By Sharon Omahen
University of Georgia
Joe McHugh stands in a murky creek examining a mossy log. In a bright orange mushroom, he finds what he's been hunting: a tiny beetle. It's not particularly striking, but he's never seen another just like it. He carefully places it into a vial of alcohol.
McHugh's not a Boy Scout working on his insect study badge. He's the University of Georgia's coleopterist, a beetle specialist.
He and his research team are working to identify undescribed beetle species. Scientists figure beetle species numbers at 3 million to 10 million.
Millions to identify
"So far, only about 365,000 beetle species have been described," McHugh said. "To put that number into perspective, one out of every five known species on Earth is some type of beetle."
Each species has a particular role in the environment as part of that ecosystem, he said. Eliminating just one could produce effects on other animals and plants.
"Most insects you see in nature are part of a balanced ecosystem. They all have a role," he said. "We might not know what it is, but without this beetle or that fly, a particular plant might disappear or some other creature could suddenly become overabundant and cause problems."
Since McHugh joined the UGA College of Agricultural and Environmental Sciences faculty in 1995, he's discovered and described 18 new beetle species. He found three new genera, too, and was the first to describe the immature stages of several species.
Adults and immatures don't look alike
"Immature beetles aren't simply small beetles," he said. "They're grub-like larvae, just as caterpillars are the immature forms of butterflies. The adults and larvae of one beetle species can be totally different in appearance, behavior and ecology. In some cases, you'd never realize that the different forms represent the same species."
McHugh and his team recently finished the first year of a five-year, $724,000 National Science Foundation Partnerships for Enhancing Expertise in Taxonomy grant project.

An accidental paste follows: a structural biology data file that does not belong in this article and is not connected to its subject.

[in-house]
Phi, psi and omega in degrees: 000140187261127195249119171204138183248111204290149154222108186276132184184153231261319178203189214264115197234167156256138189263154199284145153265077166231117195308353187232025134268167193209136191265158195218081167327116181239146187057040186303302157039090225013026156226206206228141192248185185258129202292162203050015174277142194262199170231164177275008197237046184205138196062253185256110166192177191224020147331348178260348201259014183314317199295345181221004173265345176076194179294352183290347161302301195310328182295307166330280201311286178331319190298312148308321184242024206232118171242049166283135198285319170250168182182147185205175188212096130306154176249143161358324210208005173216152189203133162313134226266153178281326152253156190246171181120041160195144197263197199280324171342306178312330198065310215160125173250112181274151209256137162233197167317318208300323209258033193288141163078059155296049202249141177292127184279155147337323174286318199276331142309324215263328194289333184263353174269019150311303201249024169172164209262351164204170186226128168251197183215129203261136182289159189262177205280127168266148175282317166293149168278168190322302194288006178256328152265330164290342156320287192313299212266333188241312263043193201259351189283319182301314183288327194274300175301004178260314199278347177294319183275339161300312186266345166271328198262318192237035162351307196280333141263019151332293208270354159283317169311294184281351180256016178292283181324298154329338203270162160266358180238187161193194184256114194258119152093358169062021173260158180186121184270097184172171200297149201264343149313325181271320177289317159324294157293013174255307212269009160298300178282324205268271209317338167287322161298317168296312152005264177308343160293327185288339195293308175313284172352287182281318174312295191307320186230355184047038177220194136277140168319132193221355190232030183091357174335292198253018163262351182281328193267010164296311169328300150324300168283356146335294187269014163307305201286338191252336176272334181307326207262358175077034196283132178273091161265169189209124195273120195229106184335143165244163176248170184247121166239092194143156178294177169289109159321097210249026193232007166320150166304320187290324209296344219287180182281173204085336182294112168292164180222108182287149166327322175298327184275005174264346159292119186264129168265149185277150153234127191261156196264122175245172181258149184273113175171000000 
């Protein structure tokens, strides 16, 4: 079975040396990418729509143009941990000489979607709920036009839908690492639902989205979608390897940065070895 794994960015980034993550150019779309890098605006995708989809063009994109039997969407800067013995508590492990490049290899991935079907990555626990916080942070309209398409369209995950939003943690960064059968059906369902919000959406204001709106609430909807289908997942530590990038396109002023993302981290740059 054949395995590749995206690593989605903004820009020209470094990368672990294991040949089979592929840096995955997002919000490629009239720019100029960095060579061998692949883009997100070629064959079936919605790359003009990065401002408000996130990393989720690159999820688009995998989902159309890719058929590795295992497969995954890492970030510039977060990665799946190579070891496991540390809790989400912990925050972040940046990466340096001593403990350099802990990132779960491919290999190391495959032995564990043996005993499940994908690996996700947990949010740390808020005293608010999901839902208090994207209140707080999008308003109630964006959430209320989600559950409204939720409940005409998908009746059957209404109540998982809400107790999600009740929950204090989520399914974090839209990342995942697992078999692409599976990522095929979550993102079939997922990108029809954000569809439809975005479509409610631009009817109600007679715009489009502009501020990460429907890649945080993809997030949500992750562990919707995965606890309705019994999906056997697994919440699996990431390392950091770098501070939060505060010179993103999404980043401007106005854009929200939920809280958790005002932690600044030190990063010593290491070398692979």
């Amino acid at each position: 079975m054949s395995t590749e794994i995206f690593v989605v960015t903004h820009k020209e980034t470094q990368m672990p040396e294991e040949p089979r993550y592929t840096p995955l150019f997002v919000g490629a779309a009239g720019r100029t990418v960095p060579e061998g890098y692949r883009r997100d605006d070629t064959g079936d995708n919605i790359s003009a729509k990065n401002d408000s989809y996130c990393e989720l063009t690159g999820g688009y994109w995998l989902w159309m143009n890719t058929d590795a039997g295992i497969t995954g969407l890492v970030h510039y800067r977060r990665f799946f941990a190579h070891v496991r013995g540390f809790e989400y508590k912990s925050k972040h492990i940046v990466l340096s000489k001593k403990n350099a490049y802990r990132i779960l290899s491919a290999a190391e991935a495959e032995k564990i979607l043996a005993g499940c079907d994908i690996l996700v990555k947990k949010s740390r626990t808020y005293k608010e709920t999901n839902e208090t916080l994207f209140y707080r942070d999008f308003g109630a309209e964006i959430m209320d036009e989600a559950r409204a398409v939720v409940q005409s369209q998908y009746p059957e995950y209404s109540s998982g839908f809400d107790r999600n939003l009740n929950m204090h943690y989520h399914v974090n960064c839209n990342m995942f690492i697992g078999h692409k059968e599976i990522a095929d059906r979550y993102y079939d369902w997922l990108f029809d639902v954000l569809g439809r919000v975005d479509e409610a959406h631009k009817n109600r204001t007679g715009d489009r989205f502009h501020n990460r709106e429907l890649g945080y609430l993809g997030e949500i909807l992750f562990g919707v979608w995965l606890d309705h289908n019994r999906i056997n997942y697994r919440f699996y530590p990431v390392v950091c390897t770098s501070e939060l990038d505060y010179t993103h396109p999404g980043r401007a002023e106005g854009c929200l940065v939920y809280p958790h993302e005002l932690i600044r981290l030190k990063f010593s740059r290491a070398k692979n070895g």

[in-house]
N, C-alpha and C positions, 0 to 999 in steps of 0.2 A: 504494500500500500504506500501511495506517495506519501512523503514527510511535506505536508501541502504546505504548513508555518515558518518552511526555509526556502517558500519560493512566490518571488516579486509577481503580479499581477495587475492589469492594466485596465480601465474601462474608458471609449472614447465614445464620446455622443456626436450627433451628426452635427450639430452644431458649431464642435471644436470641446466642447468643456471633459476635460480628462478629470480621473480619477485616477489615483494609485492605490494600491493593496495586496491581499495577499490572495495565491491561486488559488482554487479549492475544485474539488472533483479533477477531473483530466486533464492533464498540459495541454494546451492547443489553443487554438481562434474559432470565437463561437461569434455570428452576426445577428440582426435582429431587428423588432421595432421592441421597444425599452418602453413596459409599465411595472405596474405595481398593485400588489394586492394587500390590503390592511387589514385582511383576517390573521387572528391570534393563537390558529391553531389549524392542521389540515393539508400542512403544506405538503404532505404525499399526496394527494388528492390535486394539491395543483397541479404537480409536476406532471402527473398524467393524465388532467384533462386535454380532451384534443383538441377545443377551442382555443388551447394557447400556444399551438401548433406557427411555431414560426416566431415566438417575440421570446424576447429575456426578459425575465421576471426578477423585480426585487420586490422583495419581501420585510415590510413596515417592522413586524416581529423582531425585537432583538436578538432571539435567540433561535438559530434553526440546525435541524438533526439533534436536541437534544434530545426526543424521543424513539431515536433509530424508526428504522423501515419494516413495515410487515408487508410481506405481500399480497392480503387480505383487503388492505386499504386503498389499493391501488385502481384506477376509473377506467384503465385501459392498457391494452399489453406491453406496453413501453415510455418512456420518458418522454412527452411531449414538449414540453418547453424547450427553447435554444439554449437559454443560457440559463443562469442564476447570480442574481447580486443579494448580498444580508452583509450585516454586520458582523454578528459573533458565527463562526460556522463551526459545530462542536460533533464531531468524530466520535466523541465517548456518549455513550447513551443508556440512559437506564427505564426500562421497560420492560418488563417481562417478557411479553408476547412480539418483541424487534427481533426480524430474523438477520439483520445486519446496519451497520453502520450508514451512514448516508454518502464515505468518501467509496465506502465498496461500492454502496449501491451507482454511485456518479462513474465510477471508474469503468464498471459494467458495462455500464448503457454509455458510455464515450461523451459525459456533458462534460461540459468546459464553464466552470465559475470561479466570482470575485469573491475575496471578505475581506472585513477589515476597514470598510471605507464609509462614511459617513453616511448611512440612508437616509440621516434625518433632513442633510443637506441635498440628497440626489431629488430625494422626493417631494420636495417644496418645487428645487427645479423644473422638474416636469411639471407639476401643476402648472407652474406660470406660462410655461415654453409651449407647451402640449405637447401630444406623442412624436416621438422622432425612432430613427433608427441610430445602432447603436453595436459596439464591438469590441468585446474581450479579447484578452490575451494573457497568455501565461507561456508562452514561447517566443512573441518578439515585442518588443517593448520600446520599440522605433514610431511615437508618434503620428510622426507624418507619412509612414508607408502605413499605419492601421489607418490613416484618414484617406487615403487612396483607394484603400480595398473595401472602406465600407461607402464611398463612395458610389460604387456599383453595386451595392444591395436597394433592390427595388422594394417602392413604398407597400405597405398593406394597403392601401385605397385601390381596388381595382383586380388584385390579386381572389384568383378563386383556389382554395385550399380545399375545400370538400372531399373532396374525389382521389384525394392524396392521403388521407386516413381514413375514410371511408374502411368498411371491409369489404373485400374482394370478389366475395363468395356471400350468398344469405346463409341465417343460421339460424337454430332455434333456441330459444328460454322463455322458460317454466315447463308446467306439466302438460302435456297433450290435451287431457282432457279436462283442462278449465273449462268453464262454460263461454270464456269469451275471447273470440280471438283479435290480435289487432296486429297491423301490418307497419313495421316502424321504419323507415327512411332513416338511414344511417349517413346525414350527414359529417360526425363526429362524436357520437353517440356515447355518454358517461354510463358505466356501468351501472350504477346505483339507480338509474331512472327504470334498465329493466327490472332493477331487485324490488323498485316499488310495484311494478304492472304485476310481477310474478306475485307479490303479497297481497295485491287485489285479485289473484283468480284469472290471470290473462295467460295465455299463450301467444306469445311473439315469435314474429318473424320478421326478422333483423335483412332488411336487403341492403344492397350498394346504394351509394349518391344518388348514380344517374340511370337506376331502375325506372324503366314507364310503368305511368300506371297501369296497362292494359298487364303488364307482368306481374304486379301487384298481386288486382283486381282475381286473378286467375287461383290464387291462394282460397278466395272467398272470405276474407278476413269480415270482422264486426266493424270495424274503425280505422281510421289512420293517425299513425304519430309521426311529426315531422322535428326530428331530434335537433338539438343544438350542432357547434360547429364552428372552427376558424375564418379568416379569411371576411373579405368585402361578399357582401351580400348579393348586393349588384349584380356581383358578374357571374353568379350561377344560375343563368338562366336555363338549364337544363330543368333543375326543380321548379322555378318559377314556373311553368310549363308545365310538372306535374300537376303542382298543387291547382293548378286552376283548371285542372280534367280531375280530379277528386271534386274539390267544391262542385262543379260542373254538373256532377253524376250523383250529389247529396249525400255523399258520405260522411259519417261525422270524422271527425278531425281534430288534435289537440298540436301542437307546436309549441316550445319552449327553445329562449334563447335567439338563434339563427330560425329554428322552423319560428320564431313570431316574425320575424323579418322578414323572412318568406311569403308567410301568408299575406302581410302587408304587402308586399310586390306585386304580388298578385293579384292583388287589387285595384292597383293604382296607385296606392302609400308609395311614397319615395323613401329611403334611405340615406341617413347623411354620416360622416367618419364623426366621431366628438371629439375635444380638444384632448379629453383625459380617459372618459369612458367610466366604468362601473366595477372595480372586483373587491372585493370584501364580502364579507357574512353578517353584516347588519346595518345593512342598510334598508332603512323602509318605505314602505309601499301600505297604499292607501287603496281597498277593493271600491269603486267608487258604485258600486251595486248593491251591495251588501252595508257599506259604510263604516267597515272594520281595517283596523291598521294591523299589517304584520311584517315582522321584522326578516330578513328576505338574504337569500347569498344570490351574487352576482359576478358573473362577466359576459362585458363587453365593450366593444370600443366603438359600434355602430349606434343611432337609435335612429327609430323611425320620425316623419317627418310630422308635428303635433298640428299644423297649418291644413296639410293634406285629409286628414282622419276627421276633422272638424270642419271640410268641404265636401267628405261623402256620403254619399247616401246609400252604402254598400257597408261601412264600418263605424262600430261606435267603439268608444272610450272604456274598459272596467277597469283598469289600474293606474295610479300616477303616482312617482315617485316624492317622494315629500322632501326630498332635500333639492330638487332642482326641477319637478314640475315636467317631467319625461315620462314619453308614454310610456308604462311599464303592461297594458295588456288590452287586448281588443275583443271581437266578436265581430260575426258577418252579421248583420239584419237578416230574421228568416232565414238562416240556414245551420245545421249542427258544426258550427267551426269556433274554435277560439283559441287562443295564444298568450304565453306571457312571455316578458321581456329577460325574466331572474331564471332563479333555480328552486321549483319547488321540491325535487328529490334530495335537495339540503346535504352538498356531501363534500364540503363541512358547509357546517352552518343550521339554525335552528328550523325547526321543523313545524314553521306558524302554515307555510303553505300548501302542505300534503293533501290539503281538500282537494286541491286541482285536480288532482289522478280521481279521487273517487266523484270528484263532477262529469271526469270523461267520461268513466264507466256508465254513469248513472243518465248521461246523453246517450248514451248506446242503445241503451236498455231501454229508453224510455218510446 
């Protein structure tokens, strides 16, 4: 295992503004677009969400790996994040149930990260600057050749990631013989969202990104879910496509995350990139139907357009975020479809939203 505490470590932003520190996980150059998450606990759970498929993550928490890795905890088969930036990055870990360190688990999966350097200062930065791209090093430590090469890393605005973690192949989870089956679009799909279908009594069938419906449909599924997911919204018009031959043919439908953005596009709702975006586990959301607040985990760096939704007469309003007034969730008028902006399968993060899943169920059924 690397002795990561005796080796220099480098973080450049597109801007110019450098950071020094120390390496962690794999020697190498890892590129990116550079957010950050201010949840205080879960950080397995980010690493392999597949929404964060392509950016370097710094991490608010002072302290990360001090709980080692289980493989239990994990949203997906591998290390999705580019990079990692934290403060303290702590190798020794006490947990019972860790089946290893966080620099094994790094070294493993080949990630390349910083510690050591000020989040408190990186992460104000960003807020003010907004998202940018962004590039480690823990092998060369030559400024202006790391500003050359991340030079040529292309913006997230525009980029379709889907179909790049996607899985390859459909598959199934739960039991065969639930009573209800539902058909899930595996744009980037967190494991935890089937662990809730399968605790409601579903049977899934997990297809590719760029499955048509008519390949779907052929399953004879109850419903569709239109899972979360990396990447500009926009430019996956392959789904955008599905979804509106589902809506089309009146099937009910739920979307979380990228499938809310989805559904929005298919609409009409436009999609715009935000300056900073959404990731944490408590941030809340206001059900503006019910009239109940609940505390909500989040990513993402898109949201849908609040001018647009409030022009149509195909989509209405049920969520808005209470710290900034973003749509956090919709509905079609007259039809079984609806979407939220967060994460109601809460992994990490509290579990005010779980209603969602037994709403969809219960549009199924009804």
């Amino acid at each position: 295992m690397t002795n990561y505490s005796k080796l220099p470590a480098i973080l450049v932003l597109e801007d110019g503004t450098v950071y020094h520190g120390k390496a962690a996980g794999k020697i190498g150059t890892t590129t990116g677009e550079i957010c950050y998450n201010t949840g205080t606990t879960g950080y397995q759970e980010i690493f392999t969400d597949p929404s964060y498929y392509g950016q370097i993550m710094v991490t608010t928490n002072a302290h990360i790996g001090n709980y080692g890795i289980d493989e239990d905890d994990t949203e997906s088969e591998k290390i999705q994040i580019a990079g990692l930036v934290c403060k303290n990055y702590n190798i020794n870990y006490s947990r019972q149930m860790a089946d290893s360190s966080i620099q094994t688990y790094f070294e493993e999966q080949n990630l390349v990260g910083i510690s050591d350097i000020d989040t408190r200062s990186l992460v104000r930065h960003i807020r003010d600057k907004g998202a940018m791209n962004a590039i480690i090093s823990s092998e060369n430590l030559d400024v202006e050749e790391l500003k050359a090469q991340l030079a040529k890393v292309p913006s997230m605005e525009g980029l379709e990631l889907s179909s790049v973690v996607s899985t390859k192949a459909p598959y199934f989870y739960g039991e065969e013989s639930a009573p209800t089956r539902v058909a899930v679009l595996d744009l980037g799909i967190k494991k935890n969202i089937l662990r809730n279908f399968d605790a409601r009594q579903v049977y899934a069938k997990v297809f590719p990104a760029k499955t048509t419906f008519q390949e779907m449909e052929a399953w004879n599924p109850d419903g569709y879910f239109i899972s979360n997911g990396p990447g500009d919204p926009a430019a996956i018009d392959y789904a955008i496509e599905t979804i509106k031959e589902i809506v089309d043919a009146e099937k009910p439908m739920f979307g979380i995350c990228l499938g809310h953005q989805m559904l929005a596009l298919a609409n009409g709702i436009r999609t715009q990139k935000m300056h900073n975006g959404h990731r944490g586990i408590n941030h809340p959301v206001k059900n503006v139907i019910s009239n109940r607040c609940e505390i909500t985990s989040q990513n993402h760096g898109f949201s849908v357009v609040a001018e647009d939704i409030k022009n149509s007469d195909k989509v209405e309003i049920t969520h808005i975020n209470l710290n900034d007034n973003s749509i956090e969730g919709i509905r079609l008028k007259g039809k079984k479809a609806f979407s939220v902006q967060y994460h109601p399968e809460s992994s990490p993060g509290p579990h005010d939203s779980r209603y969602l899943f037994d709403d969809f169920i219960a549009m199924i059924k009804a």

Under the grant, the team is focusing on the Cerylonid series, a group of little-known beetles. This group of seven families includes ladybugs and their close relatives.
"Although most ladybugs are predators of other insects, some are (plant eaters), and many of their closest relatives are ... fungus eaters," McHugh said. "Fungi and the beetles that are associated with them are often overlooked. But they, too, are valuable parts of a healthy ecosystem."
McHugh and his team are writing descriptions and keys, photographing the species and developing a Web site to share the new information with scientists worldwide.
Travelling and searching
The UGA team is studying thousands of specimens borrowed from museums around the world. They're collecting new samples from the field, too, for aspects of the project that require data from different developmental stages or from DNA.
They just returned from an expedition to Bolivia. Over the next four years, they plan to go to Panama, Chile, South Africa and Australia.
"There are representatives of the Cerylonid series all over the world, with the exception of Antarctica," McHugh said.
Besides describing the unknown species, the project will help to train five new coleopterists.
"We're training new beetle experts," he said. "By the time my students finish their Ph.D.'s, each one will be the world authority on one of these poorly known groups."
Naming them's a perk
When a systematist describes a new species, he gets to name it. McHugh named one in honor of his high school science mentor, another for his master's thesis advisor and one in honor of his wife Roxanne. Because his wife tolerated his "always being out bug hunting or working in the lab," there's a Peruvian beetle now known as Genisphindus roxannae.
"I think she was honored, even though it wasn't an exceptionally flashy or colorful beetle," McHugh said. "It was elegant and beautiful in its own way."
(Sharon Omahen is a news editor with the University of Georgia College of Agricultural and Environmental Sciences.)